search the archive
search the archive
NeMLA session: "MEMSAHIB RE-DEFINED" [Deadline: Sept 30, 2014]
full name / name of organization:
Dr. Susmita Roye, Delaware State University, USA
MEMSAHIB RE-DEFINED: EXPLORING THE CONNOTATIONS OF THE TERM
Memsahib – the term literally means “Sahib’s wife” or the “lady mistress” – is usually associated with white women in British India. For this reason, despite the fact that the term continues to be used today in independent India, its use cannot be divorced from its colonial conception because, more often than not, especially in the academic scholarship, the term’s association with British colonialism in India is analyzed. Examining the image of memsahibs and the nexus between gender and imperialism in India has garnered considerable scholarly attention (e.g. Claire Midgley, Indrani Sen and Margaret Strobel, among others).
However, in postcolonial India, the term lives on, usually referring to women from an affluent background. The term is no longer exclusively associated with white-skinned women. This transformation complicates the dialectical relationship among race, gender, colonial heritage and postcolonial identity-formation. Therefore, we may safely infer that the power play and politics of nuances associated with the term is far more complex than the mere literal meaning of “Sahib’s wife” or “mistress”.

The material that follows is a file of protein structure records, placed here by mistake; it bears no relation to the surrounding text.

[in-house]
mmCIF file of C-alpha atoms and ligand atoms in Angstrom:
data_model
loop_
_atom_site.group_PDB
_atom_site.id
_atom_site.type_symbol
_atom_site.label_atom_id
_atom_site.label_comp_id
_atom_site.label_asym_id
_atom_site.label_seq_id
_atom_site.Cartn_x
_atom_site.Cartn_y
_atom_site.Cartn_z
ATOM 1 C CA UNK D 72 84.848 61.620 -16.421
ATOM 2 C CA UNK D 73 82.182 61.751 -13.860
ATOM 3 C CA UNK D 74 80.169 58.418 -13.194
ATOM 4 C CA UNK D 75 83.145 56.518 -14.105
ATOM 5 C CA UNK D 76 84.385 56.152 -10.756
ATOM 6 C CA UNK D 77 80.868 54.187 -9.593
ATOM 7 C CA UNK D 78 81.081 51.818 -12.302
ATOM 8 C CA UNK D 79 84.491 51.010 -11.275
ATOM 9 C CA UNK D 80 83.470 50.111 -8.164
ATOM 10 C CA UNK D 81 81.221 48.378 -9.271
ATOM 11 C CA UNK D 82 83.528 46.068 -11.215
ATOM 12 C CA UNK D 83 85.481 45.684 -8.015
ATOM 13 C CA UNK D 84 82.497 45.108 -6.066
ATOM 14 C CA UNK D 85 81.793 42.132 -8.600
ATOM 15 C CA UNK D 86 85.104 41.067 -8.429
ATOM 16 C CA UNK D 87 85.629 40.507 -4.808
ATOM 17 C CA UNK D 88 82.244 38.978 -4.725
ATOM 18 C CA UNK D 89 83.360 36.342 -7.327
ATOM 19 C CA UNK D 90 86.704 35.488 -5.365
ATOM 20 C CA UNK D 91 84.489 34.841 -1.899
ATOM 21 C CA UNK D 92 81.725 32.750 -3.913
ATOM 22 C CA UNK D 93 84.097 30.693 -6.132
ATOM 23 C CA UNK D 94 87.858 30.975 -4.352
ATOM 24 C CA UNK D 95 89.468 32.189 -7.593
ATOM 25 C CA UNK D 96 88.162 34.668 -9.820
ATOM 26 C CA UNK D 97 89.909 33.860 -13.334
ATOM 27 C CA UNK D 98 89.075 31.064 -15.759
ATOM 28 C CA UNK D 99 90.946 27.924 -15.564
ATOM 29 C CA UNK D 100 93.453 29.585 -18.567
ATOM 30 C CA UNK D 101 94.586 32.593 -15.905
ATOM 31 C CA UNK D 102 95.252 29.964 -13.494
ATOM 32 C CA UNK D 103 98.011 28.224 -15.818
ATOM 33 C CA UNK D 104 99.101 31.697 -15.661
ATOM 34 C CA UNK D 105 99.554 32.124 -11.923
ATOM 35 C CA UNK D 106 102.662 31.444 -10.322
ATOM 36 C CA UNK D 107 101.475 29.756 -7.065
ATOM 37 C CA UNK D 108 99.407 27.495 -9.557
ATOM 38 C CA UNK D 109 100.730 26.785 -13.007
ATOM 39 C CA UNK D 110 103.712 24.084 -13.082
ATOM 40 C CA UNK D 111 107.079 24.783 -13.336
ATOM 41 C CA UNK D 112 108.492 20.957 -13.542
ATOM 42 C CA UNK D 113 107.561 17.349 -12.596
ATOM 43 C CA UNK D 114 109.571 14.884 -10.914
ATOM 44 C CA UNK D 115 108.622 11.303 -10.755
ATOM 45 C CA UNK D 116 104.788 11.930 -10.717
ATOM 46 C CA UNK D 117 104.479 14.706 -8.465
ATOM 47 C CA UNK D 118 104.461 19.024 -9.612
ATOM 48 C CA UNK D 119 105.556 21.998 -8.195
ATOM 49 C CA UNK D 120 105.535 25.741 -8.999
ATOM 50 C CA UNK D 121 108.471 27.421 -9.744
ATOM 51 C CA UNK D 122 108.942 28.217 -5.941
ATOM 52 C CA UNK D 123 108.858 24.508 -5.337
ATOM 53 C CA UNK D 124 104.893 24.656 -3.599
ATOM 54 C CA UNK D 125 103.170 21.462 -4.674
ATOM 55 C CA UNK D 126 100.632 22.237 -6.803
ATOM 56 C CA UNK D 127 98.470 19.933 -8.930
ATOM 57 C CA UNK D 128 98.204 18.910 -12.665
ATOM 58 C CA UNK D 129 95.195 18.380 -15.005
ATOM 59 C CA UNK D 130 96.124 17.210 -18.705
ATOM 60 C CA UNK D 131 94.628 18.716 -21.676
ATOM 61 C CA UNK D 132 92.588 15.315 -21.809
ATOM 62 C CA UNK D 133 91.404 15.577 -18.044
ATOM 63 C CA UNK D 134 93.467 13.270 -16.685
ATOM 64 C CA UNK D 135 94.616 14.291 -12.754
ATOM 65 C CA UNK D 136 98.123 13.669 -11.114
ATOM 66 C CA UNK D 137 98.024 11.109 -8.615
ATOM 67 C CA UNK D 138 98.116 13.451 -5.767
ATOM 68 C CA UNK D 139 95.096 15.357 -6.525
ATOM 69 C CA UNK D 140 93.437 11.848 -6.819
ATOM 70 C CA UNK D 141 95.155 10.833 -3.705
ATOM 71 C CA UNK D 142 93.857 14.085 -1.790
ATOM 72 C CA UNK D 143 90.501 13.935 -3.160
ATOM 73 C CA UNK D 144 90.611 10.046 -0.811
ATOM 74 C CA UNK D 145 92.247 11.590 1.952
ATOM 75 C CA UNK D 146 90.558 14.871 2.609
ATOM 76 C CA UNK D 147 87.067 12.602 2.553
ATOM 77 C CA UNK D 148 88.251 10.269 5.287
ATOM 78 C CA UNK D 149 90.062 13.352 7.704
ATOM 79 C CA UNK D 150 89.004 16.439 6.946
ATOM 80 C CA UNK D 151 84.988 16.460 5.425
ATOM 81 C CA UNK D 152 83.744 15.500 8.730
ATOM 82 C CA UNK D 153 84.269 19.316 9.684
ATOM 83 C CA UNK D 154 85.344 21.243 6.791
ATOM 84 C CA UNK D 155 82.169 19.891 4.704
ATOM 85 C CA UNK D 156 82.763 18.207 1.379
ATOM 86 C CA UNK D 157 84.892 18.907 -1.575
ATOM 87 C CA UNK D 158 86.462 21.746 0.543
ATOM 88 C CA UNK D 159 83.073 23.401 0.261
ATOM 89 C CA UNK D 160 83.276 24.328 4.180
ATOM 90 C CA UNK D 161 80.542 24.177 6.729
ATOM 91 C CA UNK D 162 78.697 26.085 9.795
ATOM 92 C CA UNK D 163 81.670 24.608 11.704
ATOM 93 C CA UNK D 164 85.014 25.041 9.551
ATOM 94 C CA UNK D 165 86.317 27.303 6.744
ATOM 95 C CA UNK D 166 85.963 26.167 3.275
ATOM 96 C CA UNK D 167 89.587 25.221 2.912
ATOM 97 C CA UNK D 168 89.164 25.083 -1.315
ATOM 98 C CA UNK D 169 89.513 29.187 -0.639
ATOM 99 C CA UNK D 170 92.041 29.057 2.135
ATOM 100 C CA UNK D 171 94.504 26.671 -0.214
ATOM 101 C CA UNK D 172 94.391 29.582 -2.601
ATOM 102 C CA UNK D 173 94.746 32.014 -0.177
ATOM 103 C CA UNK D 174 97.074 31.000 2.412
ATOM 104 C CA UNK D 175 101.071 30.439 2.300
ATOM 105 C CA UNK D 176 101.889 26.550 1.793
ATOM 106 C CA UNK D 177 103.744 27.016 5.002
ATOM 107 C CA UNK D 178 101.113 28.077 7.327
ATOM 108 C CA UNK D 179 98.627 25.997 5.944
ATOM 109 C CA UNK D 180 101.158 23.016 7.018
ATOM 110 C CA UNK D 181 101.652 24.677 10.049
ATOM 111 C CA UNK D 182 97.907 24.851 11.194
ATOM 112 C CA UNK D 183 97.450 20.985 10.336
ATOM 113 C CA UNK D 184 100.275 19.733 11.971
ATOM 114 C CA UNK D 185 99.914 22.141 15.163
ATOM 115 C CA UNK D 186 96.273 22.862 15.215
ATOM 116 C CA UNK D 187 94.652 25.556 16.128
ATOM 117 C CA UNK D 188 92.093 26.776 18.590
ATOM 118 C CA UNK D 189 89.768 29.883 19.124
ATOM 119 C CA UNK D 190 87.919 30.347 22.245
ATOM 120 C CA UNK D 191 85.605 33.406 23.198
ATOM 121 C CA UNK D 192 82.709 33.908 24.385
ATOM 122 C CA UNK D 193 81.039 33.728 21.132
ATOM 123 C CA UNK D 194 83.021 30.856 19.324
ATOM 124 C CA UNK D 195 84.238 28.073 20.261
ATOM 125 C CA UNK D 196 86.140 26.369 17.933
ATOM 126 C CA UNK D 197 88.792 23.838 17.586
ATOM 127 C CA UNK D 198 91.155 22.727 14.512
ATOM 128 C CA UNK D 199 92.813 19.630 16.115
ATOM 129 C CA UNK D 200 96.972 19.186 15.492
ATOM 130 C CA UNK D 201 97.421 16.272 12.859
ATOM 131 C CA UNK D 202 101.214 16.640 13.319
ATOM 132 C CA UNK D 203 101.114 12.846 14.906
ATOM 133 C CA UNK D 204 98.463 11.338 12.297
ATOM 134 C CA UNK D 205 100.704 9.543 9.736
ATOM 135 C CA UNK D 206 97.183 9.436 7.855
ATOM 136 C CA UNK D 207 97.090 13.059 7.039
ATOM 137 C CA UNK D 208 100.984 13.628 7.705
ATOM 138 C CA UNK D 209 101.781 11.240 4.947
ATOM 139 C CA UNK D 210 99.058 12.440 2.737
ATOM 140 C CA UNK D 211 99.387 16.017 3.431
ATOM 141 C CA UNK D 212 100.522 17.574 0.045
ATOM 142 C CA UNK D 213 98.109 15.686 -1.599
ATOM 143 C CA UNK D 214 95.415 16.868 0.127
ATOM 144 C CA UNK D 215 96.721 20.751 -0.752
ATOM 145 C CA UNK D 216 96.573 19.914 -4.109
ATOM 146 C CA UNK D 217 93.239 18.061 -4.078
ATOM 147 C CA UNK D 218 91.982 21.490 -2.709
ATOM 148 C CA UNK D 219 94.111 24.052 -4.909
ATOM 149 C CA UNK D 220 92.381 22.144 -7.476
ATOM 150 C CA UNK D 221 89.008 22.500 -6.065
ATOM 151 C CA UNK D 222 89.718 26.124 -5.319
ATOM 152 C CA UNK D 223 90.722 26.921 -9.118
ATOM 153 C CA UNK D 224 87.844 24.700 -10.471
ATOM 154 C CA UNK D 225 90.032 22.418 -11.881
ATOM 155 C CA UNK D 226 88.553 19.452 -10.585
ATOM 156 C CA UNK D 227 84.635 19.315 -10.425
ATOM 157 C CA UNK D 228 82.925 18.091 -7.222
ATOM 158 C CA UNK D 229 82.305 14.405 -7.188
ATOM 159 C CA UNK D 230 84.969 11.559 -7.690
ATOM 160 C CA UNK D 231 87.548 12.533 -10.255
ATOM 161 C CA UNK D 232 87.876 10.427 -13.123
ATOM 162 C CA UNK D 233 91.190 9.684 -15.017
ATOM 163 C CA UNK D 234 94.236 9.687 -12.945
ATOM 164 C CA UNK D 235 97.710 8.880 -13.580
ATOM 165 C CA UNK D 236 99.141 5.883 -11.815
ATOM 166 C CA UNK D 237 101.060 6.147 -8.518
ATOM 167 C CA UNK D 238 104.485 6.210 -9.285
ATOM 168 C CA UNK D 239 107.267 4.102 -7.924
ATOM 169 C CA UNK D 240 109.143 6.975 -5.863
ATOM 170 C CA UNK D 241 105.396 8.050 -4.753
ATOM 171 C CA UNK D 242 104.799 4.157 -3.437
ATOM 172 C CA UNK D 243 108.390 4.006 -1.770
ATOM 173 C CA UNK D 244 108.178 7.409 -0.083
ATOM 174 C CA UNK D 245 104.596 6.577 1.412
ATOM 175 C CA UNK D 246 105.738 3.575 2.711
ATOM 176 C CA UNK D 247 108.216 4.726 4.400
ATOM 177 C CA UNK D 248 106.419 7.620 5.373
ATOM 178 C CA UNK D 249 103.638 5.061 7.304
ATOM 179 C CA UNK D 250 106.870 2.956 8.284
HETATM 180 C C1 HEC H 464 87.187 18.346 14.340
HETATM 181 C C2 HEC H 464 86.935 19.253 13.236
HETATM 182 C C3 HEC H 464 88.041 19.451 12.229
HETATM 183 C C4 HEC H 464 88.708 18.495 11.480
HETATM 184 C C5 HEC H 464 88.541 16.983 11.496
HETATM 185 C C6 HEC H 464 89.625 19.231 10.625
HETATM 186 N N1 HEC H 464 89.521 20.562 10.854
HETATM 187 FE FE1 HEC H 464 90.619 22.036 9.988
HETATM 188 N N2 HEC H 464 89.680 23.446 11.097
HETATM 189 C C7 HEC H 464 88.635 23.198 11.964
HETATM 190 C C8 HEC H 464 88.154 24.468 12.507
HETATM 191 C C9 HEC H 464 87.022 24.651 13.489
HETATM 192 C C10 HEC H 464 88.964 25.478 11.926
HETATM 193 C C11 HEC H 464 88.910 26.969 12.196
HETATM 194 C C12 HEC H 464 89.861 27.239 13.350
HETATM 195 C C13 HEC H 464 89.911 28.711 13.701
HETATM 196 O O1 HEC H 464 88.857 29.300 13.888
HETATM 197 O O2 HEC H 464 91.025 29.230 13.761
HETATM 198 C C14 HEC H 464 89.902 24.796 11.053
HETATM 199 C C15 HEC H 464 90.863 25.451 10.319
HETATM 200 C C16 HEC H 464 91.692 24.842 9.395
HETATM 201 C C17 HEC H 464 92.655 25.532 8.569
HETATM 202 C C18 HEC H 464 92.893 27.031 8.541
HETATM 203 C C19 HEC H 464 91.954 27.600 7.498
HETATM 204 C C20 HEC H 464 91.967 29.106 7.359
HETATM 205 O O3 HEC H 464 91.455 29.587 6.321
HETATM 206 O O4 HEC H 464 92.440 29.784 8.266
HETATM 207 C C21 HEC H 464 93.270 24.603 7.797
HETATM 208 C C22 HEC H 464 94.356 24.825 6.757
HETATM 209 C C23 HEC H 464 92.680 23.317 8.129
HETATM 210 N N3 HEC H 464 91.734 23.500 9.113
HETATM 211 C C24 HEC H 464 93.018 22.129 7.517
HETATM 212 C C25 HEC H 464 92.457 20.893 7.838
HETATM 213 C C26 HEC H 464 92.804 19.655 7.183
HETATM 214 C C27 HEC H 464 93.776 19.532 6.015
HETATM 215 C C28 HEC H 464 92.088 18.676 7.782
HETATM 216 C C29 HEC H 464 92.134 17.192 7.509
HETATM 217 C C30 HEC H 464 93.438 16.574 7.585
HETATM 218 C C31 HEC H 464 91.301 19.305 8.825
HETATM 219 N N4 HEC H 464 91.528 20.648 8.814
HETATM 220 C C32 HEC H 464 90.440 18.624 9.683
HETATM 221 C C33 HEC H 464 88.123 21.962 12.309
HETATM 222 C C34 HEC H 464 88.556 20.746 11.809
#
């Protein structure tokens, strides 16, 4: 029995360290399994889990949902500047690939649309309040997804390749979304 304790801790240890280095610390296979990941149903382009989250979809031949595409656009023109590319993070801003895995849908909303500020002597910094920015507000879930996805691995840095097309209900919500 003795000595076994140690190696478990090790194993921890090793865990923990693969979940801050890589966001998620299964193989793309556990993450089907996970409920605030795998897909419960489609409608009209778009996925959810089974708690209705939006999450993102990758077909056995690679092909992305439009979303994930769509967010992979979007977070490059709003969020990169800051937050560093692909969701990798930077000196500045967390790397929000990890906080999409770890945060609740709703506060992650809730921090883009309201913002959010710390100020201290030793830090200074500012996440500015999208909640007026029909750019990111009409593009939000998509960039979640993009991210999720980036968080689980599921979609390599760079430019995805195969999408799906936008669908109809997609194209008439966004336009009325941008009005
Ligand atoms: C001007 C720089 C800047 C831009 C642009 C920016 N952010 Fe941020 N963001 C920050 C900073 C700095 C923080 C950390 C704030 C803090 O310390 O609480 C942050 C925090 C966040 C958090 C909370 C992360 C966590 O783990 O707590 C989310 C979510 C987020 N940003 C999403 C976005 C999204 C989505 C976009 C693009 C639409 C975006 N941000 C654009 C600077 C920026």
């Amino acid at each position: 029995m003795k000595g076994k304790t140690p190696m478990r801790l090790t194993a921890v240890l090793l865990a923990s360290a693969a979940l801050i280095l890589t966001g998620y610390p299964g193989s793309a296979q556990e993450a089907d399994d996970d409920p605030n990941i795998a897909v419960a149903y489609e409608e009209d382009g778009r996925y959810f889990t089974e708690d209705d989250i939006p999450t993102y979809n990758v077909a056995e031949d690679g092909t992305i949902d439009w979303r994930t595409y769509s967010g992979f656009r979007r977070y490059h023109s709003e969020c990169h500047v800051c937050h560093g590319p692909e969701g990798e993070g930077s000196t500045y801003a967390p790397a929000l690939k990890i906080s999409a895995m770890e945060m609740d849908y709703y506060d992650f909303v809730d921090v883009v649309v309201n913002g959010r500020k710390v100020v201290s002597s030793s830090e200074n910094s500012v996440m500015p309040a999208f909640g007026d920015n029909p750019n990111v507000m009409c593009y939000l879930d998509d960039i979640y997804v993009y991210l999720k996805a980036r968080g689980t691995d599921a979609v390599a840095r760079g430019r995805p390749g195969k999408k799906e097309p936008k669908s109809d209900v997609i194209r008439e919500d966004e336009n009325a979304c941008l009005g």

Hence, we propose this session to be able to delve deeper into understanding and re-defining this term.
Scholarly papers are invited for this session. Topics may include, but are not limited to:
* Origins and etymological meaning of the term
The chairs of this proposed session are Drs. Susmita Roye and Suha Kudsieh. Please send 500-word abstract of your planned presentation by September 30, 2014.
In order to submit your abstract, please visit:
The session is being proposed for the 46th Annual Northeast Modern Language Association (NeMLA) Convention at Toronto, Ontario (Canada). The dates are April 30-May 3, 2015, and the convention will be hosted by Ryerson University. For more information, visit www.nemla.org or email email@example.com. For information about Toronto, visit http://www.seetorontonow.com/ or www.toronto.ca/visitors